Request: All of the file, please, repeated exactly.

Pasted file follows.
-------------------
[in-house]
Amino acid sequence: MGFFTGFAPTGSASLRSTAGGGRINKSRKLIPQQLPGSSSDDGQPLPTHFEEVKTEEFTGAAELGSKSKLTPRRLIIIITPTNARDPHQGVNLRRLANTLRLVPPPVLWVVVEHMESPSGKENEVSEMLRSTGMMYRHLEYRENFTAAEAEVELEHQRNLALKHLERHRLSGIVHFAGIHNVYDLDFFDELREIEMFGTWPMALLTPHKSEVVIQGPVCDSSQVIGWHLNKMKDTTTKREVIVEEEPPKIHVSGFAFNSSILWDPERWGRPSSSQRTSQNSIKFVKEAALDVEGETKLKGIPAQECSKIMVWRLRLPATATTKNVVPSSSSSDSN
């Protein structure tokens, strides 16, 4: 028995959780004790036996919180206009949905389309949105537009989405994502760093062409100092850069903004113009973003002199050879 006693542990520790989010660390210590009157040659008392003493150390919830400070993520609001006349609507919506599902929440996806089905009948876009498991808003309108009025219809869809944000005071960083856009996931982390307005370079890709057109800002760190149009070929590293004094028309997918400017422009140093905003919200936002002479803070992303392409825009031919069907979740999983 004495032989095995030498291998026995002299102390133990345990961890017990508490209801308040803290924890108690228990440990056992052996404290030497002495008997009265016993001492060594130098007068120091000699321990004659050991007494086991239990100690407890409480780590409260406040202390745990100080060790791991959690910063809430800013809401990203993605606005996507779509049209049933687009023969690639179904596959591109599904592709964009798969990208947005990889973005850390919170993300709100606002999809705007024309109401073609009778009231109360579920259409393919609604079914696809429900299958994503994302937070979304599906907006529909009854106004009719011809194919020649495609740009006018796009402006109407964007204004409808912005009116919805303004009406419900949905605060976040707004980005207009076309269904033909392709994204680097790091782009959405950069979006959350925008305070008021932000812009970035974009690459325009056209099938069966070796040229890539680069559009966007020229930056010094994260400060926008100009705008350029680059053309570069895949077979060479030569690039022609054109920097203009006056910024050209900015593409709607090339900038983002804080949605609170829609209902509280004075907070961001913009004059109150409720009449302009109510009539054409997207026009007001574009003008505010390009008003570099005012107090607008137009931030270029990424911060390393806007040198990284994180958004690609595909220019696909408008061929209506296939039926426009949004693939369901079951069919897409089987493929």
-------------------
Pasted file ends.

[in-house]
Amino acid sequence: MGFFTGFAPTGSASLRSTAGGGRINKSRKLIPQQLPGSSSDDGQPLPTHFEEVKTEEFTGAAELGSKSKLTPRRLIIIITPTNARDPHQGVNLRRLANTLRLVPPPVLWVVVEHMESPSGKENEVSEMLRSTGMMYRHLEYRENFTAAEAEVELEHQRNLALKHLERHRLSGIVHFAGIHNVYDLDFFDELREIEMFGTWPMALLTPHKSEVVIQGPVCDSSQVIGWHLNKMKDTTTKREVIVEEEPPKIHVSGFAFNSSILWDPERWGRPSSSQRTSQNSIKFVKEAALDVEGETKLKGIPAQECSKIMVWRLRLPATATTKNVVPSSSSSDSN
């Protein structure tokens, strides 16, 4: 028995959780004790036996919180206009949905389309949105537009989405994502760093062409100092850069903004113009973003002199050879 006693542990520790989010660390210590009157040659008392003493150390919830400070993520609001006349609507919506599902929440996806089905009948876009498991808003309108009025219809869809944000005071960083856009996931982390307005370079890709057109800002760190149009070929590293004094028309997918400017422009140093905003919200936002002479803070992303392409825009031919069907979740999983 004495032989095995030498291998026995002299102390133990345990961890017990508490209801308040803290924890108690228990440990056992052996404290030497002495008997009265016993001492060594130098007068120091000699321990004659050991007494086991239990100690407890409480780590409260406040202390745990100080060790791991959690910063809430800013809401990203993605606005996507779509049209049933687009023969690639179904596959591109599904592709964009798969990208947005990889973005850390919170993300709100606002999809705007024309109401073609009778009231109360579920259409393919609604079914696809429900299958994503994302937070979304599906907006529909009854106004009719011809194919020649495609740009006018796009402006109407964007204004409808912005009116919805303004009406419900949905605060976040707004980005207009076309269904033909392709994204680097790091782009959405950069979006959350925008305070008021932000812009970035974009690459325009056209099938069966070796040229890539680069559009966007020229930056010094994260400060926008100009705008350029680059053309570069895949077979060479030569690039022609054109920097203009006056910024050209900015593409709607090339900038983002804080949605609170829609209902509280004075907070961001913009004059109150409720009449302009109510009539054409997207026009007001574009003008505010390009008003570099005012107090607008137009931030270029990424911060390393806007040198990284994180958004690609595909220019696909408008061929209506296939039926426009949004693939369901079951069919897409089987493929």